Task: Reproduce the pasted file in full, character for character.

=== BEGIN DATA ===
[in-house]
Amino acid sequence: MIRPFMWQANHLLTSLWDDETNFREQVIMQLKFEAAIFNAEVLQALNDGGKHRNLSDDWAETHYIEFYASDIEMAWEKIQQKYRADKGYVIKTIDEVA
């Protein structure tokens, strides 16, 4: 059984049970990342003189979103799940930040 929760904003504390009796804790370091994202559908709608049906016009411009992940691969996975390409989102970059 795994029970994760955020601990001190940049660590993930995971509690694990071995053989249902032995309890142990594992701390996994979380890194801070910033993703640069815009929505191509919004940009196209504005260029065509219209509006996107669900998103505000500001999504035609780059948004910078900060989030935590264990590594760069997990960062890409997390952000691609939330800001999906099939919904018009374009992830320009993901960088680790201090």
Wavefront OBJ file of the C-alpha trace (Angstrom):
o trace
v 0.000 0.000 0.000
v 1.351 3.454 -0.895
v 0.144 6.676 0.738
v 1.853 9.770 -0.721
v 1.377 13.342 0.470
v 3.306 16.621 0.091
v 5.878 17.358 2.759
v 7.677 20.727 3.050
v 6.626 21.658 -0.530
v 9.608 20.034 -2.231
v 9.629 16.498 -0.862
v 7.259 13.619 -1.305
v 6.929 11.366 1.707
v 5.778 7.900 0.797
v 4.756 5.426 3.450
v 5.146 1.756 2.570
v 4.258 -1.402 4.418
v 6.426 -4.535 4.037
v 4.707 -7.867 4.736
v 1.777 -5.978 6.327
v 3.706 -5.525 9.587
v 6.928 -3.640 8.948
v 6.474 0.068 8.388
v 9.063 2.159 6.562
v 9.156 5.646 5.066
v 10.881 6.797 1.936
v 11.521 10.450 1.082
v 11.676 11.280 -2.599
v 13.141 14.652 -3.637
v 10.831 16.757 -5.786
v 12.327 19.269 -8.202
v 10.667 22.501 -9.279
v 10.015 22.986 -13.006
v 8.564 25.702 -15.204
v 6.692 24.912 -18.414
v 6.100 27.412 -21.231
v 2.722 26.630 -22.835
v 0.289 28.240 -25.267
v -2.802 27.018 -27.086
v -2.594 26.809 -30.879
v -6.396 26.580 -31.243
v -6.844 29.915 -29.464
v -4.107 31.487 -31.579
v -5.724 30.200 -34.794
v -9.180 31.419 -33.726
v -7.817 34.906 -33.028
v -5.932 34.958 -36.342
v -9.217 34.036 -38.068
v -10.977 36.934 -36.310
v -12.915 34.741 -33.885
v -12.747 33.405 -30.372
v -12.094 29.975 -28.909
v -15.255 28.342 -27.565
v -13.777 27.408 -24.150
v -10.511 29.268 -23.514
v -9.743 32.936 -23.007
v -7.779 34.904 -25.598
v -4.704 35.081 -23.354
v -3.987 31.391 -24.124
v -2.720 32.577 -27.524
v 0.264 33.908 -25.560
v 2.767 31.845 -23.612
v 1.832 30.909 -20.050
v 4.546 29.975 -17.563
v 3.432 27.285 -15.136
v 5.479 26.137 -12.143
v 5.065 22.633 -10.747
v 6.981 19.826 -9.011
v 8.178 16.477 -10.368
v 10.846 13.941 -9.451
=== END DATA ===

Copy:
[in-house]
Amino acid sequence: MIRPFMWQANHLLTSLWDDETNFREQVIMQLKFEAAIFNAEVLQALNDGGKHRNLSDDWAETHYIEFYASDIEMAWEKIQQKYRADKGYVIKTIDEVA
């Protein structure tokens, strides 16, 4: 059984049970990342003189979103799940930040 929760904003504390009796804790370091994202559908709608049906016009411009992940691969996975390409989102970059 795994029970994760955020601990001190940049660590993930995971509690694990071995053989249902032995309890142990594992701390996994979380890194801070910033993703640069815009929505191509919004940009196209504005260029065509219209509006996107669900998103505000500001999504035609780059948004910078900060989030935590264990590594760069997990960062890409997390952000691609939330800001999906099939919904018009374009992830320009993901960088680790201090």
Wavefront OBJ file of the C-alpha trace (Angstrom):
o trace
v 0.000 0.000 0.000
v 1.351 3.454 -0.895
v 0.144 6.676 0.738
v 1.853 9.770 -0.721
v 1.377 13.342 0.470
v 3.306 16.621 0.091
v 5.878 17.358 2.759
v 7.677 20.727 3.050
v 6.626 21.658 -0.530
v 9.608 20.034 -2.231
v 9.629 16.498 -0.862
v 7.259 13.619 -1.305
v 6.929 11.366 1.707
v 5.778 7.900 0.797
v 4.756 5.426 3.450
v 5.146 1.756 2.570
v 4.258 -1.402 4.418
v 6.426 -4.535 4.037
v 4.707 -7.867 4.736
v 1.777 -5.978 6.327
v 3.706 -5.525 9.587
v 6.928 -3.640 8.948
v 6.474 0.068 8.388
v 9.063 2.159 6.562
v 9.156 5.646 5.066
v 10.881 6.797 1.936
v 11.521 10.450 1.082
v 11.676 11.280 -2.599
v 13.141 14.652 -3.637
v 10.831 16.757 -5.786
v 12.327 19.269 -8.202
v 10.667 22.501 -9.279
v 10.015 22.986 -13.006
v 8.564 25.702 -15.204
v 6.692 24.912 -18.414
v 6.100 27.412 -21.231
v 2.722 26.630 -22.835
v 0.289 28.240 -25.267
v -2.802 27.018 -27.086
v -2.594 26.809 -30.879
v -6.396 26.580 -31.243
v -6.844 29.915 -29.464
v -4.107 31.487 -31.579
v -5.724 30.200 -34.794
v -9.180 31.419 -33.726
v -7.817 34.906 -33.028
v -5.932 34.958 -36.342
v -9.217 34.036 -38.068
v -10.977 36.934 -36.310
v -12.915 34.741 -33.885
v -12.747 33.405 -30.372
v -12.094 29.975 -28.909
v -15.255 28.342 -27.565
v -13.777 27.408 -24.150
v -10.511 29.268 -23.514
v -9.743 32.936 -23.007
v -7.779 34.904 -25.598
v -4.704 35.081 -23.354
v -3.987 31.391 -24.124
v -2.720 32.577 -27.524
v 0.264 33.908 -25.560
v 2.767 31.845 -23.612
v 1.832 30.909 -20.050
v 4.546 29.975 -17.563
v 3.432 27.285 -15.136
v 5.479 26.137 -12.143
v 5.065 22.633 -10.747
v 6.981 19.826 -9.011
v 8.178 16.477 -10.368
v 10.846 13.941 -9.451